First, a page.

REALTORs® provide many services. Recommending competent vendors, such as home inspectors, contractors, and insurance agents is part of what we do. No recommendation is more important than a good loan officer. Trust me, not all are created equally.
While it was never our local lenders who created the “mortgage meltdown,” a couple of post-2008 regulations have severely impacted (especially) local mortgage brokers. Remember, there are mortgage brokers and banks.
The “Safe Act of 2008” created the National Mortgage Licensing System (NMLS). Licensing attempted to create uniformity in lending nationwide. For some reason, banks and credit unions are not required to employ licensed loan officers. They only need to register. While their loan officers are not required to have formal training, most do.
Another regulation, HRS 454 requires mortgage solicitors to have a physical presence (office, car, house) in the State of Hawaii. Even so, buyers sometimes opt to use mainland lenders. Unfortunately, these lenders don’t always understand Hawaii issues.
In two recent sales, the buyers wanted to use their mainland credit union. As mentioned, banks and credit unions are exempt from HRS 454. Watch this. They didn’t understand cesspools, lava zones, catchment water, water testing, zoning, or survey encroachment tolerances, and they didn’t get that there’s no way for catchment water to touch a cesspool. They didn’t understand that Photo Voltaic is not the same as Solar Hot Water. They were unaware (or even believe) that some loan standards contained in underwriting guidelines have specific waivers at the local level. Get the drift? Using a mainland lender can create unnecessary challenges.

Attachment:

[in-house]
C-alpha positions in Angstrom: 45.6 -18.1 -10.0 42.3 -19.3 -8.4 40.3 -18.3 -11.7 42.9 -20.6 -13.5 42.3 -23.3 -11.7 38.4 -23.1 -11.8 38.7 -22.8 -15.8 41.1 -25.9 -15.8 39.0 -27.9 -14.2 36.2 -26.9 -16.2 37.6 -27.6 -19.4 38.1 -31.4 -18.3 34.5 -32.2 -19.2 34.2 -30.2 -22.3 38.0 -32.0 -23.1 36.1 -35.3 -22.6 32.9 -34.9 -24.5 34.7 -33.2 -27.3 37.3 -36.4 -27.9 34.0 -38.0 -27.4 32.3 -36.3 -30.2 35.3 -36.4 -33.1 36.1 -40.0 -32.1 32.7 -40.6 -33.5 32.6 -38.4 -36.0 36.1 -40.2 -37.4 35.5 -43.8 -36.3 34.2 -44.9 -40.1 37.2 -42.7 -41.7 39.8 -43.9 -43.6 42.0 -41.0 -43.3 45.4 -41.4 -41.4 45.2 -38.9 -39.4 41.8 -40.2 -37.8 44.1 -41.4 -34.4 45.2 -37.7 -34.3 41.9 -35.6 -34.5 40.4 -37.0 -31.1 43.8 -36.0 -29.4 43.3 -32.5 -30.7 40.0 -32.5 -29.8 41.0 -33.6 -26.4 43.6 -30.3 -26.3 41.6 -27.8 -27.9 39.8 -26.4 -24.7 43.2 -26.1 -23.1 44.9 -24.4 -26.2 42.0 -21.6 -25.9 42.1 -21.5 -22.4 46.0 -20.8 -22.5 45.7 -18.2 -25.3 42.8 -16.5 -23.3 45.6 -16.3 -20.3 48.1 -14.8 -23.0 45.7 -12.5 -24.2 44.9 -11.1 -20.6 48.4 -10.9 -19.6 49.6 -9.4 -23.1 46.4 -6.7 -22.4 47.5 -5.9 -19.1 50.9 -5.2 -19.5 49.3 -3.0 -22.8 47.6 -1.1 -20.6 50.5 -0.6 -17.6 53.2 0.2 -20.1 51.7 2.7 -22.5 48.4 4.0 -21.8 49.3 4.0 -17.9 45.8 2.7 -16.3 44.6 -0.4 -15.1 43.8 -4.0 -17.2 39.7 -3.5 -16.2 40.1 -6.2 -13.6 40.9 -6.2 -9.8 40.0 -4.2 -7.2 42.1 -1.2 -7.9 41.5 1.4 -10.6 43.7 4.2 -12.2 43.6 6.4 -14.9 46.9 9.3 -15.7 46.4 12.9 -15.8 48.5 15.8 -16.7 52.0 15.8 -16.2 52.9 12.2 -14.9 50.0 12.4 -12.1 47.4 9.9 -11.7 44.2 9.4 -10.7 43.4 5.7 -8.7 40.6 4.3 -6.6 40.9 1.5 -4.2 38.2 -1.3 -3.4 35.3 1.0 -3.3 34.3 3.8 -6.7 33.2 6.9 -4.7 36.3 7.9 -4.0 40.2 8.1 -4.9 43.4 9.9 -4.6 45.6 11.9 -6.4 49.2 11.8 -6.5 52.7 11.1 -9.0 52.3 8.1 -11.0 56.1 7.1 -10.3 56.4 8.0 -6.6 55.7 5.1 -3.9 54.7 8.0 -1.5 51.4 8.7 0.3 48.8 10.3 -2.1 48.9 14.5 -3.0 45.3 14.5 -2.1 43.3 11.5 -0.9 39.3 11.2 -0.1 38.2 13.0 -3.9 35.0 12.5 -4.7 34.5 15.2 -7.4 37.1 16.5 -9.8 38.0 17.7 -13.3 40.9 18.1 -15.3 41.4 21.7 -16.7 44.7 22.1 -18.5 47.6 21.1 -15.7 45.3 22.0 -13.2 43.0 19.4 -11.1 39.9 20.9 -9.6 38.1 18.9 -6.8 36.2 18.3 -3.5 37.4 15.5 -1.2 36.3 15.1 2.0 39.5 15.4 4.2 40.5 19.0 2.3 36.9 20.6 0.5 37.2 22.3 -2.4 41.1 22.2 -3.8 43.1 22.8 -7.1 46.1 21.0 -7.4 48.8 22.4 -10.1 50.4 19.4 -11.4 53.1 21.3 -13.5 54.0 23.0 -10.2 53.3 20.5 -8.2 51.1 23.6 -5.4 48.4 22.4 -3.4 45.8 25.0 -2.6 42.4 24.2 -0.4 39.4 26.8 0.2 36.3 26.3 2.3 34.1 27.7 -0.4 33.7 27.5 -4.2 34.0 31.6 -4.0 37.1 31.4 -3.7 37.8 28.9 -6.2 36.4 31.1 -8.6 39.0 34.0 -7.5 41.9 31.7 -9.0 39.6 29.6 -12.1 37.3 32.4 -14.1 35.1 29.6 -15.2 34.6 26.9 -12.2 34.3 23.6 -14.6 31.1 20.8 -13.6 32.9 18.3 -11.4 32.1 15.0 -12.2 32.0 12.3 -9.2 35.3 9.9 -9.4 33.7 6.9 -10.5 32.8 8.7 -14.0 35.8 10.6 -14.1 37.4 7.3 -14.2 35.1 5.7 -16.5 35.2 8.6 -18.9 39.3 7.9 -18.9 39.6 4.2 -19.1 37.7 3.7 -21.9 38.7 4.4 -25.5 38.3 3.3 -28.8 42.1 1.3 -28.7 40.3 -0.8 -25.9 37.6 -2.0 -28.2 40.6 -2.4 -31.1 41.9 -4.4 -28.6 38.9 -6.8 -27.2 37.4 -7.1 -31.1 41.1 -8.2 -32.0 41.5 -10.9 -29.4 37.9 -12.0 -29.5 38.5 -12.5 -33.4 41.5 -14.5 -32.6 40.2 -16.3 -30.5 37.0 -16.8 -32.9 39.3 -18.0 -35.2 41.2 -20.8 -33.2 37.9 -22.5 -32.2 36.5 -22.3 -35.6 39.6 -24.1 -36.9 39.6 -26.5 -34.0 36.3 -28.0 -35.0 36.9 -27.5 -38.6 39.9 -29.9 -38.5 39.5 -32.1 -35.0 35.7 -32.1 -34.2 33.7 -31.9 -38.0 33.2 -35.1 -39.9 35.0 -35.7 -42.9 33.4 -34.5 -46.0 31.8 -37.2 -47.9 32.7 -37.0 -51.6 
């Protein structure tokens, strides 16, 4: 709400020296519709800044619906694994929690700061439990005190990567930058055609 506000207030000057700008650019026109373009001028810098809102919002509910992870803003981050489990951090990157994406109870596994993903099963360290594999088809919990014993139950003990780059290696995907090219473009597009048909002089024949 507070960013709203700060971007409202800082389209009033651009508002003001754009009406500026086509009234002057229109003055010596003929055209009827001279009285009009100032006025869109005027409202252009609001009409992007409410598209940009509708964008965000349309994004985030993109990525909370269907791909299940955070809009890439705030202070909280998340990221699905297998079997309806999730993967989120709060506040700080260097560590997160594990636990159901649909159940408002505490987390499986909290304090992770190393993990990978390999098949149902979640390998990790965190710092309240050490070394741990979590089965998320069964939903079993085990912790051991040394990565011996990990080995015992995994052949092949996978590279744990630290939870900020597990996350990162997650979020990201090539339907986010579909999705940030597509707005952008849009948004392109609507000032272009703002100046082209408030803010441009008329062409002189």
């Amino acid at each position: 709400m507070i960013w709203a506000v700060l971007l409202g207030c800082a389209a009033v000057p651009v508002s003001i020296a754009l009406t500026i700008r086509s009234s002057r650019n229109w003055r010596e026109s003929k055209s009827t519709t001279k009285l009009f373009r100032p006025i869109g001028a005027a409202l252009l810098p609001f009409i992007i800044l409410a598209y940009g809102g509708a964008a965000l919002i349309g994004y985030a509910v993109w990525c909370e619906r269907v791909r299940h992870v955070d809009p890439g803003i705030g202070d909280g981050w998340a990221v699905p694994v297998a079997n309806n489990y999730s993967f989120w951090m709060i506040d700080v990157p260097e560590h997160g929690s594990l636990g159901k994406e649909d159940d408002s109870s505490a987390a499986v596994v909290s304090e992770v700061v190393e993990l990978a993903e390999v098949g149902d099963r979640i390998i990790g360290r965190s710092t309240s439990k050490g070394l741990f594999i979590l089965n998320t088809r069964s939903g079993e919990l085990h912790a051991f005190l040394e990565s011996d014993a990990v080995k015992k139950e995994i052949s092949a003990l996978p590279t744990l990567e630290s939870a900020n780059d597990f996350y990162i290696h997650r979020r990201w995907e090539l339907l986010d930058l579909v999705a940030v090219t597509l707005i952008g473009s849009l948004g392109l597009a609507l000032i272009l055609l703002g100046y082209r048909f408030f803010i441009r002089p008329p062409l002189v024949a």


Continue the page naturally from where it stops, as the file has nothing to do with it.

Think local, but even then, get a strong recommendation from a trusted REALTOR®. Keep in mind that not every lender has the same menu of loan products. Most banks and all credit unions only have access to their loan products. Local mortgage originators know how to address issues in advance. Be sure to ask. Layer the “Safe Act of 2008” and HRS 454 with the mountain of regulations created by Dodd-Frank, and lending has become extremely challenging.
Prior to Dodd-Frank, appraisals were fairly transportable, making it relatively easy to transfer an appraisal from one lender to the next. By creating a third-party appraisal management vendor (AMC), transportability has all but disappeared. And of course, banks and credit unions are not required to use AMCs. The discussion about AMCs is complicated, but post-2008 regulations seem to favor banks and credit unions.
Again, in my experience, it was never our local mortgage brokers who created the mortgage meltdown. Today those who have survived are among the cream of the crop. I’d trust any of them over an out-of-area lender any day!